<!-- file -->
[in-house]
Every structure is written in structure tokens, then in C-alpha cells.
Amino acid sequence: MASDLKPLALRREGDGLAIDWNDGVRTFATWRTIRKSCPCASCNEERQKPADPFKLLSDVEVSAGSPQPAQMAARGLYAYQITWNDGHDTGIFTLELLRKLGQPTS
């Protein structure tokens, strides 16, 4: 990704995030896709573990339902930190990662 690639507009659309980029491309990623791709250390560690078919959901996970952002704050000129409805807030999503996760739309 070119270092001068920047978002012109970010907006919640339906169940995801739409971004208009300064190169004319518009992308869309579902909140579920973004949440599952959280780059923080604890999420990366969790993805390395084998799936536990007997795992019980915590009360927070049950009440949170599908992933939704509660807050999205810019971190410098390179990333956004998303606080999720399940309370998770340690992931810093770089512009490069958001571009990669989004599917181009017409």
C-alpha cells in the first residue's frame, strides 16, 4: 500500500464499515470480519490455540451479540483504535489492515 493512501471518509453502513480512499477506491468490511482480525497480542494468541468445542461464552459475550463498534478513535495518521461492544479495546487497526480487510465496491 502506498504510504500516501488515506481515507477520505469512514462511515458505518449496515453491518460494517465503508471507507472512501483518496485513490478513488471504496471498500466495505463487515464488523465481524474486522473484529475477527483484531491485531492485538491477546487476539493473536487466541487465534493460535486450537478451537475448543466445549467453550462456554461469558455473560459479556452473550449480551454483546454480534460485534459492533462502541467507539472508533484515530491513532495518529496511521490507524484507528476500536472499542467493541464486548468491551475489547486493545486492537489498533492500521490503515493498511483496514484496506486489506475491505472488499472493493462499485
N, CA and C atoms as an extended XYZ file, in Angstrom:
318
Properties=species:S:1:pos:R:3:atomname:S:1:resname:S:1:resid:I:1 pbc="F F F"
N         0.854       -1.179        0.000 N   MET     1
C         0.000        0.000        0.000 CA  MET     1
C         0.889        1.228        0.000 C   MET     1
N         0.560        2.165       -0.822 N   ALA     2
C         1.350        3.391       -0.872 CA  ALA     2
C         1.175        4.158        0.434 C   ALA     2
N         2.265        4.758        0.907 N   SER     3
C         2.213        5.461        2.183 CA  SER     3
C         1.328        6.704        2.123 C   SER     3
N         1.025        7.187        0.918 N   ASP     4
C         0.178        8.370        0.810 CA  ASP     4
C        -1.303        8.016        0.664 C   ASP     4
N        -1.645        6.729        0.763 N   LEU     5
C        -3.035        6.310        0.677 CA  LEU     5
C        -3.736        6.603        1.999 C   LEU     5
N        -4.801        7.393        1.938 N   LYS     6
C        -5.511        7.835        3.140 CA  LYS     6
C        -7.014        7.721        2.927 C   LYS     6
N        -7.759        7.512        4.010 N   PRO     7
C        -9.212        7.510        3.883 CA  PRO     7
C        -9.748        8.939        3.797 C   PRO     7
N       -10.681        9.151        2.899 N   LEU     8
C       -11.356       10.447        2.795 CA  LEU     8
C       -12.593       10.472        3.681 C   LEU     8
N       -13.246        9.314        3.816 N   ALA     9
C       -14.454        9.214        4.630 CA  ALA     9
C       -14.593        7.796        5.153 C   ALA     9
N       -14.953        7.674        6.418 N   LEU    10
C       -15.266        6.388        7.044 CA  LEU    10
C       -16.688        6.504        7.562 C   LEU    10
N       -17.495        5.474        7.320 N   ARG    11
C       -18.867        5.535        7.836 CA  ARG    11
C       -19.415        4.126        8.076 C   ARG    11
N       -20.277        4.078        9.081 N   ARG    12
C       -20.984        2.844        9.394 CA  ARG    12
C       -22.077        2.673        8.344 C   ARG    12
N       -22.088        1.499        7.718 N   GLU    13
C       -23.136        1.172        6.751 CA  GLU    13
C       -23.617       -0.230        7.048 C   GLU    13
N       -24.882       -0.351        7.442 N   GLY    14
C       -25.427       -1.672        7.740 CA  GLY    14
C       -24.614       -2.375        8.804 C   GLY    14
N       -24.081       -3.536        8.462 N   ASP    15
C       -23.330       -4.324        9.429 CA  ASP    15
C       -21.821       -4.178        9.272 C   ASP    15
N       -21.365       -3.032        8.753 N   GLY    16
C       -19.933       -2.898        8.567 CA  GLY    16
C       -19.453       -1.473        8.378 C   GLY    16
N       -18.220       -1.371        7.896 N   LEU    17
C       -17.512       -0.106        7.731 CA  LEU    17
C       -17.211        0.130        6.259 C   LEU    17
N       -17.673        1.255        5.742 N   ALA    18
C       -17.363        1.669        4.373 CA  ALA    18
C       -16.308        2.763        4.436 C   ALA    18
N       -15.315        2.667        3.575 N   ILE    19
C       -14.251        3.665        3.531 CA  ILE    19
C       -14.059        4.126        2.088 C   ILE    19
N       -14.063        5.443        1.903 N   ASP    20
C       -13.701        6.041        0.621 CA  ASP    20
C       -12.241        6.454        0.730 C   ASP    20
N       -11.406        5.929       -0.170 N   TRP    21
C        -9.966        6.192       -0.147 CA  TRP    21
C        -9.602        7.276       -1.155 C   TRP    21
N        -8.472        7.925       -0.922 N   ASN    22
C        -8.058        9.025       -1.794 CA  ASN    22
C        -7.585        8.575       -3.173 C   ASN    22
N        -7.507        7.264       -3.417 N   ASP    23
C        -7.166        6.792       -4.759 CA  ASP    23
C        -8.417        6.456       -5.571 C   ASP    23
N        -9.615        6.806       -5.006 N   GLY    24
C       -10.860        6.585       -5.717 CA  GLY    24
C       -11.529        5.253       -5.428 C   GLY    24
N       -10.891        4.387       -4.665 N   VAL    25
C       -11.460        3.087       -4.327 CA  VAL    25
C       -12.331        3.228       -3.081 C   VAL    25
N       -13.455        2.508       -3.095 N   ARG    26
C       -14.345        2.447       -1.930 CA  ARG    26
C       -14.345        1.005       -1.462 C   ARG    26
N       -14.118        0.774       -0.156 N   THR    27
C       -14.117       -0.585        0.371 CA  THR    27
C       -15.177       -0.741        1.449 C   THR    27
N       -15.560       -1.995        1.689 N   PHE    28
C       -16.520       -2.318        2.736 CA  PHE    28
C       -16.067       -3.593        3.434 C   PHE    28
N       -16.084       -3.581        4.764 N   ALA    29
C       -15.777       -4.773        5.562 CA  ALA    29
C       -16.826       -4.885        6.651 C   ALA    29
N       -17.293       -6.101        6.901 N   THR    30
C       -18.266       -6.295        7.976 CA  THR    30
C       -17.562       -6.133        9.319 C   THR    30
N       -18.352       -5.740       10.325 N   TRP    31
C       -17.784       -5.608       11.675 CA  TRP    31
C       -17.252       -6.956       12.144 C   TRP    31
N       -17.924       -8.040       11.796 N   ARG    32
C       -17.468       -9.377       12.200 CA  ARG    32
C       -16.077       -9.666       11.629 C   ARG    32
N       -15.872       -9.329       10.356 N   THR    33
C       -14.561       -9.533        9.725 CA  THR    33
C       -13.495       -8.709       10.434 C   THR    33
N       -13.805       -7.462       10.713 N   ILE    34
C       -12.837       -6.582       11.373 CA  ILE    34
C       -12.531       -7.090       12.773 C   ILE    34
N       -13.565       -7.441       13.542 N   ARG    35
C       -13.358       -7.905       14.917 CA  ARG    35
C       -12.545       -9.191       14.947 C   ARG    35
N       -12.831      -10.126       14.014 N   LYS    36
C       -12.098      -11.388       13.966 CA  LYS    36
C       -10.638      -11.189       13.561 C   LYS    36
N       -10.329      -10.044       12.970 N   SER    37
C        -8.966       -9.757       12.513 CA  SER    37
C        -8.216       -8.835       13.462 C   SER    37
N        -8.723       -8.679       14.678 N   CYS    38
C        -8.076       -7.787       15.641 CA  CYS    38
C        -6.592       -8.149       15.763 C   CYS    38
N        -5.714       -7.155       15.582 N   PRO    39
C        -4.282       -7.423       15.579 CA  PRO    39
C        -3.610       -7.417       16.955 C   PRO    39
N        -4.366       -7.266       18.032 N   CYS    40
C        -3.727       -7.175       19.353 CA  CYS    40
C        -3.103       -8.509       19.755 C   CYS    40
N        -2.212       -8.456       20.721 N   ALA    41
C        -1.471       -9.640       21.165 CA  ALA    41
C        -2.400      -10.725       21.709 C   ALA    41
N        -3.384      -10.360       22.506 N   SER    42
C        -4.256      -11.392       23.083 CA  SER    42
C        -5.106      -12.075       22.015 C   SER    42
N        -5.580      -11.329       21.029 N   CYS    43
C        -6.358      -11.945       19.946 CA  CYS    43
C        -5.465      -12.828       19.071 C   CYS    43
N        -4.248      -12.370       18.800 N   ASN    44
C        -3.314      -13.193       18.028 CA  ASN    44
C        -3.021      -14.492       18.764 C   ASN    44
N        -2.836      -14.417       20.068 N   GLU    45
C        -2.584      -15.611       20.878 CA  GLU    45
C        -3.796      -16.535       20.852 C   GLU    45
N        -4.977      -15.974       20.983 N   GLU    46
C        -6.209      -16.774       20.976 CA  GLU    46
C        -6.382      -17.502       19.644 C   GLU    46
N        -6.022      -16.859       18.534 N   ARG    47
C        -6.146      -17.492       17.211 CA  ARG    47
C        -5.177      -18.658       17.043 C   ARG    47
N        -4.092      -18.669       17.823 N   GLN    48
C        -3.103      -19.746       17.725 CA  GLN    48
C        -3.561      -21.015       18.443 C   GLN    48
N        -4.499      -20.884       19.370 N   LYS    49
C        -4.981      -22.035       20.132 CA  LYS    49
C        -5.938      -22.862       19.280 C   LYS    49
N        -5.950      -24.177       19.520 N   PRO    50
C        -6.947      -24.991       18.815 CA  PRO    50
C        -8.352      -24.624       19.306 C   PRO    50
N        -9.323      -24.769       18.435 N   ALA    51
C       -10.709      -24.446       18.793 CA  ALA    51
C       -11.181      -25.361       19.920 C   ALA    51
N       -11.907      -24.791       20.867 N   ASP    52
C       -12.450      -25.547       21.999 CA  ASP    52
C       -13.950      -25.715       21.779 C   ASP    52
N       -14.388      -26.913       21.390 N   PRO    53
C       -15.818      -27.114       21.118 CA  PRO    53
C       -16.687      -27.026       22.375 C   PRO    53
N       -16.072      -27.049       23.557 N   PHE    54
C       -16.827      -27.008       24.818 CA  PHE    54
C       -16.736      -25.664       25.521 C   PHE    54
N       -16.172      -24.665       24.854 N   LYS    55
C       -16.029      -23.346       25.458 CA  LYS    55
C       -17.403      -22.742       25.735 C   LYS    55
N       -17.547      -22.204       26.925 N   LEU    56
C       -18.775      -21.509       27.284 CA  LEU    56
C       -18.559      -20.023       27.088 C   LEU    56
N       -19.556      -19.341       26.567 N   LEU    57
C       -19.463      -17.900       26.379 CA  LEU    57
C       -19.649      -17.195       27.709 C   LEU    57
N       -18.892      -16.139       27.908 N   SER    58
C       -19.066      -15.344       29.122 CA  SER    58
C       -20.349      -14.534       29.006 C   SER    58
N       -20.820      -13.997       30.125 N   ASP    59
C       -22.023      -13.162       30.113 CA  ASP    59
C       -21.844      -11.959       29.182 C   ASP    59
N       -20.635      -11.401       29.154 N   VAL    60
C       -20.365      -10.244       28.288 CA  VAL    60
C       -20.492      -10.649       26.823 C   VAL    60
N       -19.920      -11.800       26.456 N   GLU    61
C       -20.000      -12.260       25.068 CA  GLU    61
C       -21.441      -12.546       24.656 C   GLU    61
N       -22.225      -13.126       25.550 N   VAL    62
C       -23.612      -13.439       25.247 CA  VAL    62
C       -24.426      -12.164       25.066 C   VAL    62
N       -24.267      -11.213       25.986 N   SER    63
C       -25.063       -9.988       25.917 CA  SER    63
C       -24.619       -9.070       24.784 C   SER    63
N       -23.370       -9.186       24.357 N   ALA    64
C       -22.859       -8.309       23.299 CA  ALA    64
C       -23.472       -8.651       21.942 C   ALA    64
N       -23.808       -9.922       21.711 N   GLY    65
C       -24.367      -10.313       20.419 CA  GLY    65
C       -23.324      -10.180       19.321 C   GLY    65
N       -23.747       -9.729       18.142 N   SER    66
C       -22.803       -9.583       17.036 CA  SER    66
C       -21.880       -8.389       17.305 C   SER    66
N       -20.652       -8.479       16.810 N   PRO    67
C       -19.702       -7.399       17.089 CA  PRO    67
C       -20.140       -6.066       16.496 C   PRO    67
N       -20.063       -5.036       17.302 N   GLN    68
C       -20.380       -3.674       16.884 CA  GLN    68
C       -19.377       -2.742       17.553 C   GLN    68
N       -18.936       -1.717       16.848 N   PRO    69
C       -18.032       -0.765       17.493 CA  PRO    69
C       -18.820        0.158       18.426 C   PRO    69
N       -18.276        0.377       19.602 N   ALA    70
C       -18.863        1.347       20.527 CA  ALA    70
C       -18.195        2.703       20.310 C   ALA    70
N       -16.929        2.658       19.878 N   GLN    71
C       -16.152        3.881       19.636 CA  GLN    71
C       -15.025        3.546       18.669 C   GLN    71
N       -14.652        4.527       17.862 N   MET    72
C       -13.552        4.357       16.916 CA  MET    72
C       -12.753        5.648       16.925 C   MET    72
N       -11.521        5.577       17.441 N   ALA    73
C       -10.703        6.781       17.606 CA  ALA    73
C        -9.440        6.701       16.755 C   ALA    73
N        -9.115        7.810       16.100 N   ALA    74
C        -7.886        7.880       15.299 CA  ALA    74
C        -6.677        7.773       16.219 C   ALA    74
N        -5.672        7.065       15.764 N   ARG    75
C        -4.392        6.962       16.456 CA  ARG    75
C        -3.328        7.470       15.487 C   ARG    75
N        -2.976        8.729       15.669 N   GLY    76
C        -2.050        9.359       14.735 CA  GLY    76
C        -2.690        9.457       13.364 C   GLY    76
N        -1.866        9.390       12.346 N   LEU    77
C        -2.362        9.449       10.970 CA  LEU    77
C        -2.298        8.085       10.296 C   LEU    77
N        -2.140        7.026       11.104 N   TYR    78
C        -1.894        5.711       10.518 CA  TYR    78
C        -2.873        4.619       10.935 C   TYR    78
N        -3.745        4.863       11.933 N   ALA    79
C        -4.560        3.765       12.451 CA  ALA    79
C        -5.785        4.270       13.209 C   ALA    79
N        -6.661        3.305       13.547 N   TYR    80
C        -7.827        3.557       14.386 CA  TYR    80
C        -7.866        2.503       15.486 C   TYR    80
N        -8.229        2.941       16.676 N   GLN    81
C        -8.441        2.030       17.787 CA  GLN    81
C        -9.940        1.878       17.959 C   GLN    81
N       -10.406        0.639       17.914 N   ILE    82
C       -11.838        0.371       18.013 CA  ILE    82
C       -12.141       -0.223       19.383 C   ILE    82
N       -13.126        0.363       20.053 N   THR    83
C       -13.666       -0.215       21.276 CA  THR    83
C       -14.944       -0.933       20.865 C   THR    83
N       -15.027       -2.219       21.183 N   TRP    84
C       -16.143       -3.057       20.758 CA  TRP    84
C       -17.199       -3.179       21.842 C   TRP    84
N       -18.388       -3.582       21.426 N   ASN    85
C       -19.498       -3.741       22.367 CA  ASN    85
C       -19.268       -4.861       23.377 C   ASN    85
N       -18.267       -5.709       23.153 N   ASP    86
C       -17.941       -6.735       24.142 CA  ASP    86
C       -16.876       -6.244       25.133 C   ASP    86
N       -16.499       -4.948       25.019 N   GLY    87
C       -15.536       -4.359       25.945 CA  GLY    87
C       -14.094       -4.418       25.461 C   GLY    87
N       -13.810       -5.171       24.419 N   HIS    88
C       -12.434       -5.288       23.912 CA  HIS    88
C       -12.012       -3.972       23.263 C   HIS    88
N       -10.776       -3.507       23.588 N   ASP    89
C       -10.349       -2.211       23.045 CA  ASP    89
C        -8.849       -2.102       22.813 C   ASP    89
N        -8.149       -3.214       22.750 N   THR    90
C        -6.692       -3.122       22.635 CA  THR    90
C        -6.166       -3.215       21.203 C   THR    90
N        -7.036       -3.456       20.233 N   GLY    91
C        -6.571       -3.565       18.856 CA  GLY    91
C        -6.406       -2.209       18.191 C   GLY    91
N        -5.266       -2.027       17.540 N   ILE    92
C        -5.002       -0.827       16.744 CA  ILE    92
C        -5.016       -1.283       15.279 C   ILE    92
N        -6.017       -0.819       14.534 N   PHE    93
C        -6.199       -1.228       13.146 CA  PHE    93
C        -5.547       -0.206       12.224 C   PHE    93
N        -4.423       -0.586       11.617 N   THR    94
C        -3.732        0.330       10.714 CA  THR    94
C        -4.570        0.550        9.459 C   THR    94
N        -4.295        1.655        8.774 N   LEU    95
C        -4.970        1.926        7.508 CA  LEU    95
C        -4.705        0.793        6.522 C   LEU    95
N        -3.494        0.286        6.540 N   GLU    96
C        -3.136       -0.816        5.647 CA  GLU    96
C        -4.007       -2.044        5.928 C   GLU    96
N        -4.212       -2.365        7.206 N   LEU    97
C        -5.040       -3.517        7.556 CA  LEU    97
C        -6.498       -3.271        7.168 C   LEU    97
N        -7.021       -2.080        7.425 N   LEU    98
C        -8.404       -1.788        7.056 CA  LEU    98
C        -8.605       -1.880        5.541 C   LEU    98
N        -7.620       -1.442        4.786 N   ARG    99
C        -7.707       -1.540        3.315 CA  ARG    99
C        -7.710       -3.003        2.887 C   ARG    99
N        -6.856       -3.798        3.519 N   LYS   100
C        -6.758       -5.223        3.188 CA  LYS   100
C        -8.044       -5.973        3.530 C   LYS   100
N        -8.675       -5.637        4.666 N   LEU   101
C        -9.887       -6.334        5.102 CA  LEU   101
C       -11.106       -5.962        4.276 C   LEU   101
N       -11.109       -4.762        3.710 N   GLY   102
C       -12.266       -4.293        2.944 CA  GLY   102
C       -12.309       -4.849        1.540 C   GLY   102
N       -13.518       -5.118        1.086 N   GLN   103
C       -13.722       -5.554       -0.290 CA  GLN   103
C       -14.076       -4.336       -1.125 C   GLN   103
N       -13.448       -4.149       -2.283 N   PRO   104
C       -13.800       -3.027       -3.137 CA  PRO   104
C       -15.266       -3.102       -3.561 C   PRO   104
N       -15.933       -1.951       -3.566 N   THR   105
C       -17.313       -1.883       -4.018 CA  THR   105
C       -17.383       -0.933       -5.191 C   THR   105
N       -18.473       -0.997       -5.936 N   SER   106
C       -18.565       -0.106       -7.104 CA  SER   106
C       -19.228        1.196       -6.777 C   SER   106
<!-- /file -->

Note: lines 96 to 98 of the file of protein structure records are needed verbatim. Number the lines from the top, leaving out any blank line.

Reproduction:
N       -17.293       -6.101        6.901 N   THR    30
C       -18.266       -6.295        7.976 CA  THR    30
C       -17.562       -6.133        9.319 C   THR    30